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For the second consecutive year, the PGA Championship will go to a public golf course with a massive population surrounding it. Last year it was historic Bethpage Black in New York, and this year it's TPC Harding Park in San Francisco, which will host its first-ever major championship.

This, however, will not be its first big-boy tournament. The course has already had plenty of those following a turn-of-the-century renovation that restored one of the most famous municipal courses in the United States to its former glory. Harding Park hosted the WGC-American Express Championship in 2005 (of course Tiger Woods won), the Presidents Cup in 2009 and another WGC event (this time the match play) in 2015. It is no stranger to high-stakes golf.

But the PGA of America has been a stranger to the West Coast. This tournament has not gone west since 1998 when Vijay Singh won his first major at Sahalee Country Club in Washington by two over Steve Stricker. No fans will be there to enjoy the PGA's return to the Pacific Ocean, but it's still going to make for a glorious viewing experience. 

Here are five things to know about TPC Harding Park and the 2020 PGA Championship.

1. Parking lot: In researching Harding Park, my favorite nugget is that it was used as a parking lot for the 1998 U.S. Open at Olympic Club, which sits just across Lake Merced from this course. A parking lot! Seven years later, post-renovation, it hosted a WGC, which saw Woods beat John Daly in a playoff when Daly missed a 2-foot putt. Daly was so enamored with the renovation that he flipped the script.

"They need to park cars at the Olympic Club and play the U.S. Open over here," he said at the time.

2. Big deal for San Francisco: That the good golfing folks of San Francisco don't get to enjoy this major is a massive bummer, given how much Harding Park has meant to them throughout the years. The course itself dates back nearly a century, and though it has weaved in and out of disrepair, it has remained a public staple in this great city.

Harding cast an early spell on Bo Links, now a San Francisco lawyer and unofficial golf historian. Links grew up in the Richmond District and played the game at various uninspiring venues, but he quickly discovered the wonders of this picturesque patch of real estate alongside Lake Merced, tucked in the southwest corner of the city. He often took the bus across town, arrived at the course early in the morning and tossed his clubs on a pull cart. He began playing at Harding in the early 1960s, at 13 or 14, and he marveled at the landscape -- a vast, open expanse of glorious grass lined with majestic cypress trees.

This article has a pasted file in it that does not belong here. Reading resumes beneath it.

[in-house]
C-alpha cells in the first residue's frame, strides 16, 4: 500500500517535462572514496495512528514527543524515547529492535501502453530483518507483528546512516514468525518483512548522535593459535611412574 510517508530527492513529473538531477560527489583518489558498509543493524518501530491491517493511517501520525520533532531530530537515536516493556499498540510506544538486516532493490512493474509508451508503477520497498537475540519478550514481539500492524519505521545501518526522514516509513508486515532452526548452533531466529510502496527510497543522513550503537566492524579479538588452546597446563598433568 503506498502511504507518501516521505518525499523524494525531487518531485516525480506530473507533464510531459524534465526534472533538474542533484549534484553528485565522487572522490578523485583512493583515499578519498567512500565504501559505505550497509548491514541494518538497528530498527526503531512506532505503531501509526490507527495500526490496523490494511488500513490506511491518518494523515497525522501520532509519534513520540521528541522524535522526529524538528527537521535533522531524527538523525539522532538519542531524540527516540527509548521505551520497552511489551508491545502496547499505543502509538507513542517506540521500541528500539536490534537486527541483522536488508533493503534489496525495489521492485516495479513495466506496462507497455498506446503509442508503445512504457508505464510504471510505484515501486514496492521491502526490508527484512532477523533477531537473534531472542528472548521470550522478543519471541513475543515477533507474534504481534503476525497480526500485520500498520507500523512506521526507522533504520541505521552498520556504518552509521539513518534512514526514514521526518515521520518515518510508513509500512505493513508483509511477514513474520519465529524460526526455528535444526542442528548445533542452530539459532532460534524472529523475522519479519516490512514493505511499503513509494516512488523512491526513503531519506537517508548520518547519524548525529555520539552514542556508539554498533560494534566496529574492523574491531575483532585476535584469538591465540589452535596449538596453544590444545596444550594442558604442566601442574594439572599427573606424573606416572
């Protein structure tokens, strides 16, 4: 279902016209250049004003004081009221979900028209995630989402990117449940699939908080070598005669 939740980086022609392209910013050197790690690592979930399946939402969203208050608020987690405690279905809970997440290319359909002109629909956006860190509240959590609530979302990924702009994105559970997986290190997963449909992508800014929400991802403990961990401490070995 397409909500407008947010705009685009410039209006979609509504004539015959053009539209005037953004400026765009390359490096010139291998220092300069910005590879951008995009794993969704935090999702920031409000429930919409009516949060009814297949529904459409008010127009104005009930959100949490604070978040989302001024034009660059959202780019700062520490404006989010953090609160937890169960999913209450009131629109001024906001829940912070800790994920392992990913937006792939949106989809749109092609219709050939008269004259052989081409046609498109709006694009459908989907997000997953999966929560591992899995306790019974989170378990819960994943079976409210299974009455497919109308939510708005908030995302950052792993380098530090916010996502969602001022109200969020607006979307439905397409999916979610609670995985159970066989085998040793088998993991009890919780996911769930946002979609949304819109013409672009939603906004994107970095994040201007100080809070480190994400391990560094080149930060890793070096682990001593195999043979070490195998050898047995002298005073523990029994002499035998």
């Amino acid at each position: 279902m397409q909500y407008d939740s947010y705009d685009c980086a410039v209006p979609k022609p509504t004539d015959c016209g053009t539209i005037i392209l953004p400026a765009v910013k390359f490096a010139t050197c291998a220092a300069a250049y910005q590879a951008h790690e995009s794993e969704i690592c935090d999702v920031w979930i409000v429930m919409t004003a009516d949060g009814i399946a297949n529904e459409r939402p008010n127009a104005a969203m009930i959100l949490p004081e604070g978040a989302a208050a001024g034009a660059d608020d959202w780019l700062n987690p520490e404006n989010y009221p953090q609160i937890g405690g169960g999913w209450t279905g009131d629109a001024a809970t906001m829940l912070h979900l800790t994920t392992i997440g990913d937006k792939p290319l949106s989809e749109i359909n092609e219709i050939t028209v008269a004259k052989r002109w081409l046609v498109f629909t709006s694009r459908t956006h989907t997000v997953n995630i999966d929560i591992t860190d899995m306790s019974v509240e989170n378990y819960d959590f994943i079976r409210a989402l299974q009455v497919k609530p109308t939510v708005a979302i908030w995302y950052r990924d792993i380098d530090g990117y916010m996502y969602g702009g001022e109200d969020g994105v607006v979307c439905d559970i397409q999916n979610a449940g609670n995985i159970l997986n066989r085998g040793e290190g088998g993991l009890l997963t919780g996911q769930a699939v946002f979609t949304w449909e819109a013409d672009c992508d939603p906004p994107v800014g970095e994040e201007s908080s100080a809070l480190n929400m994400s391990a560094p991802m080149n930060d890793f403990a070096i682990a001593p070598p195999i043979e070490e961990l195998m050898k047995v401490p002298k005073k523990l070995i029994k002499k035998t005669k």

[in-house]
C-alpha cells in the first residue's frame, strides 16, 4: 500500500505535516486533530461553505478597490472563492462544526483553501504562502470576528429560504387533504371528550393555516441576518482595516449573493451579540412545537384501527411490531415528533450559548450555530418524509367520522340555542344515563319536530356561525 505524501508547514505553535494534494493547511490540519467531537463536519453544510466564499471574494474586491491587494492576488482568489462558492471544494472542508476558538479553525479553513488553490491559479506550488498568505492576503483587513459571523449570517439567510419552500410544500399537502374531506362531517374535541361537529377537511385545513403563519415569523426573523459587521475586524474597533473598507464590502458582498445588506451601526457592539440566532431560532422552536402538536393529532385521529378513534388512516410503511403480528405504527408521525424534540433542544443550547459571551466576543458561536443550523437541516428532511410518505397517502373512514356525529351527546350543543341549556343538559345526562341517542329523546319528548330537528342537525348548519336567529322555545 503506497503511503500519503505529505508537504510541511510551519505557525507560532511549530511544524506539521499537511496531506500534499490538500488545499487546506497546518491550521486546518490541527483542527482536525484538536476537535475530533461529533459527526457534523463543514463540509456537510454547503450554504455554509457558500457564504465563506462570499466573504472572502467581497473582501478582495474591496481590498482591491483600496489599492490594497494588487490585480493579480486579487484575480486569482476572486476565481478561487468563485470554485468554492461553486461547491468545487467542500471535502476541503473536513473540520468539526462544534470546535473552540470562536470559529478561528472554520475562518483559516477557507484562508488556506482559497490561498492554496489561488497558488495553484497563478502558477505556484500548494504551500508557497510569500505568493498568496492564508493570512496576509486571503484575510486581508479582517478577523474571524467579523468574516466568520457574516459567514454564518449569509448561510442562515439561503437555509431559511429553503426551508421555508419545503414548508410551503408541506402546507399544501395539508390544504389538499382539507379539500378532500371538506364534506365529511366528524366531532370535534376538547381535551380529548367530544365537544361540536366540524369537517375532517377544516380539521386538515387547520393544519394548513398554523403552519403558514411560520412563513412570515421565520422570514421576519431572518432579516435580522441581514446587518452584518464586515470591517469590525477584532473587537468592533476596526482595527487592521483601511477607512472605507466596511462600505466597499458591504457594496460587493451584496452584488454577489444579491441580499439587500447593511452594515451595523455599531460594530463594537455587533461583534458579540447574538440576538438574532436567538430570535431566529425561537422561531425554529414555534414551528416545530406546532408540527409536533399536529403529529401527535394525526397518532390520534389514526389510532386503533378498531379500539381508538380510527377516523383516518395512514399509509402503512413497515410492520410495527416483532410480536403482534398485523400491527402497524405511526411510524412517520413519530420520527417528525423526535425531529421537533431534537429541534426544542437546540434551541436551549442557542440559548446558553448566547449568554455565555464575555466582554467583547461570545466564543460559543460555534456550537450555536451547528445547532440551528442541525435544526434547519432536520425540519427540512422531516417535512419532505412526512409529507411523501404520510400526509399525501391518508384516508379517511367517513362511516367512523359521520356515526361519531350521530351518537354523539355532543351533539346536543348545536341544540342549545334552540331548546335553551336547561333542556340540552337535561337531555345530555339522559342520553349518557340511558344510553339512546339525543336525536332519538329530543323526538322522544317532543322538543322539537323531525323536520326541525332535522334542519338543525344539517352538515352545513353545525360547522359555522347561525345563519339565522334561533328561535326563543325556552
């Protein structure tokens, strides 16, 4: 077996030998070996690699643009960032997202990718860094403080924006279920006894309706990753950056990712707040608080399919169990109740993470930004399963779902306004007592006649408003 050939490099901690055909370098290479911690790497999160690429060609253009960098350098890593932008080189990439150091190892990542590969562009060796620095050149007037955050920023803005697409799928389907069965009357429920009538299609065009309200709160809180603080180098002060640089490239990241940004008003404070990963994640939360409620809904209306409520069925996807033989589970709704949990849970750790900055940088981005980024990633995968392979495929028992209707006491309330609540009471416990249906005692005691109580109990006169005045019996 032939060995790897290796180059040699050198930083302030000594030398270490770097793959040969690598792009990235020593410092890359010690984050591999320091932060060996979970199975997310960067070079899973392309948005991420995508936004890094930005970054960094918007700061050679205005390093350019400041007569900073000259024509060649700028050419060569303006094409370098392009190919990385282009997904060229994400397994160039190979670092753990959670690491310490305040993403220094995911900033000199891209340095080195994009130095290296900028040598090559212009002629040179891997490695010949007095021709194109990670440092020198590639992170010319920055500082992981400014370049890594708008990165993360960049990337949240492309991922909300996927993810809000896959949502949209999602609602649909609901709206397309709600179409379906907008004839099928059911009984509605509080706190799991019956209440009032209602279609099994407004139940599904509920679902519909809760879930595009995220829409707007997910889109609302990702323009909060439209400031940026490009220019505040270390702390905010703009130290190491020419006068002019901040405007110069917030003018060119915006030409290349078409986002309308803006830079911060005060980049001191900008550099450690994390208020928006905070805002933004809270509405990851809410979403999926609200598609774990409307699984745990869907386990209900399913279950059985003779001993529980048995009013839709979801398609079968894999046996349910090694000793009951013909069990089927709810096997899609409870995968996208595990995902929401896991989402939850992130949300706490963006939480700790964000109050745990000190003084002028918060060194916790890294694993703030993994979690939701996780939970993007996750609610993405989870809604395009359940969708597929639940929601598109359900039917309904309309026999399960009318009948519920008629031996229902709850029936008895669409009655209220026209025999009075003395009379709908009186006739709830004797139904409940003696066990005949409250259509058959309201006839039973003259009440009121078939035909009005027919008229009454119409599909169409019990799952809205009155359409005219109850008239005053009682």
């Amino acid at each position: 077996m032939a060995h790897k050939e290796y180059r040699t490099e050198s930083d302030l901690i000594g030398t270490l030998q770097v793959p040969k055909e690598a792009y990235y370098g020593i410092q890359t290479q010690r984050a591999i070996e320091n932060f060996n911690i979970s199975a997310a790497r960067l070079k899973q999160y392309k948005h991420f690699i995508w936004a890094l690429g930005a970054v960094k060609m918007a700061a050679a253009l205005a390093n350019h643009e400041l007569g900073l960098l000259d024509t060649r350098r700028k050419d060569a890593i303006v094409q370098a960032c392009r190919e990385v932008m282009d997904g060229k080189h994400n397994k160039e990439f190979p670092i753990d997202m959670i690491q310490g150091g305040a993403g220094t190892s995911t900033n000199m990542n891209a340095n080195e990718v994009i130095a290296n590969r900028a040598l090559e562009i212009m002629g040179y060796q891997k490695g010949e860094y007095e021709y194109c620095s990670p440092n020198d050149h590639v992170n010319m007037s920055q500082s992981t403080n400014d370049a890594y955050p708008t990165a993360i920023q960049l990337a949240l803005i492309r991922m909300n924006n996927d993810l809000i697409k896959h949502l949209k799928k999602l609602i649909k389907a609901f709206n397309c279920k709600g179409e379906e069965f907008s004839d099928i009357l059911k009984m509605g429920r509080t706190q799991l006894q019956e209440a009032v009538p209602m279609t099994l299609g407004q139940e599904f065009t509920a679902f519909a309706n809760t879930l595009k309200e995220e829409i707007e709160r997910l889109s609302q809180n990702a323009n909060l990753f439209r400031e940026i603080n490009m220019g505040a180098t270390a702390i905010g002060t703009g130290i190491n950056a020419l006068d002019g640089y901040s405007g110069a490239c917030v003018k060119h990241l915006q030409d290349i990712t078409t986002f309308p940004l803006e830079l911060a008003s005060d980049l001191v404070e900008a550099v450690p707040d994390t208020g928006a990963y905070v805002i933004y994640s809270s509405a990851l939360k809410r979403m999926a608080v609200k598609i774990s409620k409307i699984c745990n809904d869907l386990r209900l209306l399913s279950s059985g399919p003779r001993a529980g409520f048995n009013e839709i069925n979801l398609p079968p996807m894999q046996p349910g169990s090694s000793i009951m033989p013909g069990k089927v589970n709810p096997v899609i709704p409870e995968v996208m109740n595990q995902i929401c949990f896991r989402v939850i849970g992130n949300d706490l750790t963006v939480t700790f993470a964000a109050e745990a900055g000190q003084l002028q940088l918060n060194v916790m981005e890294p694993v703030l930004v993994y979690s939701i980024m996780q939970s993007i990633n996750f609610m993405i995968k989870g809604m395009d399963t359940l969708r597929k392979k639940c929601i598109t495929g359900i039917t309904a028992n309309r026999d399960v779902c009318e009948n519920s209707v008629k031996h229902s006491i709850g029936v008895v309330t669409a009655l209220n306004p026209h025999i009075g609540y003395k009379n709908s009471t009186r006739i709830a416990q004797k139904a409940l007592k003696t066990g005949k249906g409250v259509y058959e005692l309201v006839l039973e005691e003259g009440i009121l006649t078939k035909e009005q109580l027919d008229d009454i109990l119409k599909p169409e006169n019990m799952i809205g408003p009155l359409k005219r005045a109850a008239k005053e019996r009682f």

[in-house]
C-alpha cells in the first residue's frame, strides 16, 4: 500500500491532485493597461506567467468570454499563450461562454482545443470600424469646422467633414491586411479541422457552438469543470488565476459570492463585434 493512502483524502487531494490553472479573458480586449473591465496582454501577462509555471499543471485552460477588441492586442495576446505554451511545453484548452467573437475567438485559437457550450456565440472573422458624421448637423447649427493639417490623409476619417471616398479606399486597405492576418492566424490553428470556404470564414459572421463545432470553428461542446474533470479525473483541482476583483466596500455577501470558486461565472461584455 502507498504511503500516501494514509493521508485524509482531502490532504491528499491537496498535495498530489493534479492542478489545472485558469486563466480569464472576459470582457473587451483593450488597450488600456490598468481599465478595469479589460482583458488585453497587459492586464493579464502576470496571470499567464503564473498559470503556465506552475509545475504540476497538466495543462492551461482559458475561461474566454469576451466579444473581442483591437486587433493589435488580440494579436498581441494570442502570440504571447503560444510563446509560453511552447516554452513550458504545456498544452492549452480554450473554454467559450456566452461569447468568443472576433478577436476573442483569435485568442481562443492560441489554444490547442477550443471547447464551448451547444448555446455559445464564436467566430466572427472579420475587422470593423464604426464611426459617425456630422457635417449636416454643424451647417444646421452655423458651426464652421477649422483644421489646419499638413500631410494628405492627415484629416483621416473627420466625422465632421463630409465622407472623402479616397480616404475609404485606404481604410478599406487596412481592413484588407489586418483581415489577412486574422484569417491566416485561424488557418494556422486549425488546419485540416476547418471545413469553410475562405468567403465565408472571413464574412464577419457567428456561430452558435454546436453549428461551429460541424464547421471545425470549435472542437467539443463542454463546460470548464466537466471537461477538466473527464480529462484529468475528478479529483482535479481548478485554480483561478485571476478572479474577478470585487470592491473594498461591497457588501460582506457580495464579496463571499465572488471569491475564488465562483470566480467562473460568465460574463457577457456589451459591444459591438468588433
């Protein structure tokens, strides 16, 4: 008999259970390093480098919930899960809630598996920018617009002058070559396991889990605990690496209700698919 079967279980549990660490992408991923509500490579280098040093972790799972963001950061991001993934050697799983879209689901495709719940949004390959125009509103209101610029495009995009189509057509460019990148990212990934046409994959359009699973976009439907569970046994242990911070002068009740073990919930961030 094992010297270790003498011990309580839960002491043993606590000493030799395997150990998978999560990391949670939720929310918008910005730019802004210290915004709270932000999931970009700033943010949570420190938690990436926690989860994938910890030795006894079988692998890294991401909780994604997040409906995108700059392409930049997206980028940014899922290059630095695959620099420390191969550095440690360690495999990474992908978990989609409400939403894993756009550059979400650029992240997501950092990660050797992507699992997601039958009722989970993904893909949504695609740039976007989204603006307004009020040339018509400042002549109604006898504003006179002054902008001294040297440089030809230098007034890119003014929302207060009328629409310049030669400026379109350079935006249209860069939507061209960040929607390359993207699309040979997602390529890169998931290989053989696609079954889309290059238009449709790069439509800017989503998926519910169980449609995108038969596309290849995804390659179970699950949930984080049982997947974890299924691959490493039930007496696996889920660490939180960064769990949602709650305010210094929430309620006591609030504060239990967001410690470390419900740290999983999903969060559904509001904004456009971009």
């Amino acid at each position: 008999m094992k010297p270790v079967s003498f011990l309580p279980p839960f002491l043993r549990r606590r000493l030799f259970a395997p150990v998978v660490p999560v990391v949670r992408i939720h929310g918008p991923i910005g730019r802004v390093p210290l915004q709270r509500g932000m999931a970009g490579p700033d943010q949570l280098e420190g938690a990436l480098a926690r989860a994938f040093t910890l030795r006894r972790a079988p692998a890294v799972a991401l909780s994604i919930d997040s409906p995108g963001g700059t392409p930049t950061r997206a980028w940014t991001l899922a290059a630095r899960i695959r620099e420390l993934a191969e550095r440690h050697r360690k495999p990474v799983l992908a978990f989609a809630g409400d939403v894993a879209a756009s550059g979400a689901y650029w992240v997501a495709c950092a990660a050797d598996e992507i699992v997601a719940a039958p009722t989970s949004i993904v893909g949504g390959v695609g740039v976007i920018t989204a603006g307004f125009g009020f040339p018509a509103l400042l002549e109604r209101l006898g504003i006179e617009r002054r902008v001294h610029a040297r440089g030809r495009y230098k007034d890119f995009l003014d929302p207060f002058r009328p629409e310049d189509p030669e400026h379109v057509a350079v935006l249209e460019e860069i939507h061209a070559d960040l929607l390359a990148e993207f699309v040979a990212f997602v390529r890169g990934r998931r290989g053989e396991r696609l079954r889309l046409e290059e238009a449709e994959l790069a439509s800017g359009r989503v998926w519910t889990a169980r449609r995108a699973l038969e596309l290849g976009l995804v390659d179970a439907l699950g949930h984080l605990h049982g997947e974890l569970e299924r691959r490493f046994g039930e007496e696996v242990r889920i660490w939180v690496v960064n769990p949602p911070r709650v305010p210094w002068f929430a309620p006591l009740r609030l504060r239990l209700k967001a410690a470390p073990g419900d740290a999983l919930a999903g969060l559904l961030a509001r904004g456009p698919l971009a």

"I remember my first time playing there, thinking, 'Wow, this is what a real golf course is like,'" Links recalled. "You knew you were in the major leagues when you went to Harding."

3. $300: That's how much Willie Watson and Sam Whiting (the duo that also designed Olympic) charged to draw up the plans for Harding Park. The renovation in the early 2000s was about $23 million more than that, but that's likely the best $300 ever spent on a public golf course in U.S. history (depending on how you feel about A.W. Tillinghast and what happened at Bethpage).

4. How's the weather? Great golf courses force great players to make great decisions. This is where Harding Park could (could!) shine. I certainly worry that this could turn into a Bethpage-like bomb-fest that only tests players' length, but the X-factor here could be the weather. After reading about the history of this course, which has hosted amateur events like the San Francisco City Championship and myriad professional events in the 1950s and 1960s, it's clear that Open Championship-esque conditions could come into play. That would make an already-tough course downright nasty and truly reveal who the best ball-strikers (and decision-makers) are among the group. 

5. That club twirl: Harding Park is home to many things, and one of those things is the greatest club twirl in the history of professional golf. Facing Tim Clark and Mike Weir in the Saturday morning foursomes session of the 2009 Presidents Cup, Tiger Woods hit one of the great shots in event history and gave us one of the great moments in team golf. Aspirational stuff. If we see this again on the weekend this year at Harding Park, I worry the good folks in charge of our internet servers may have a meltdown on their hands.

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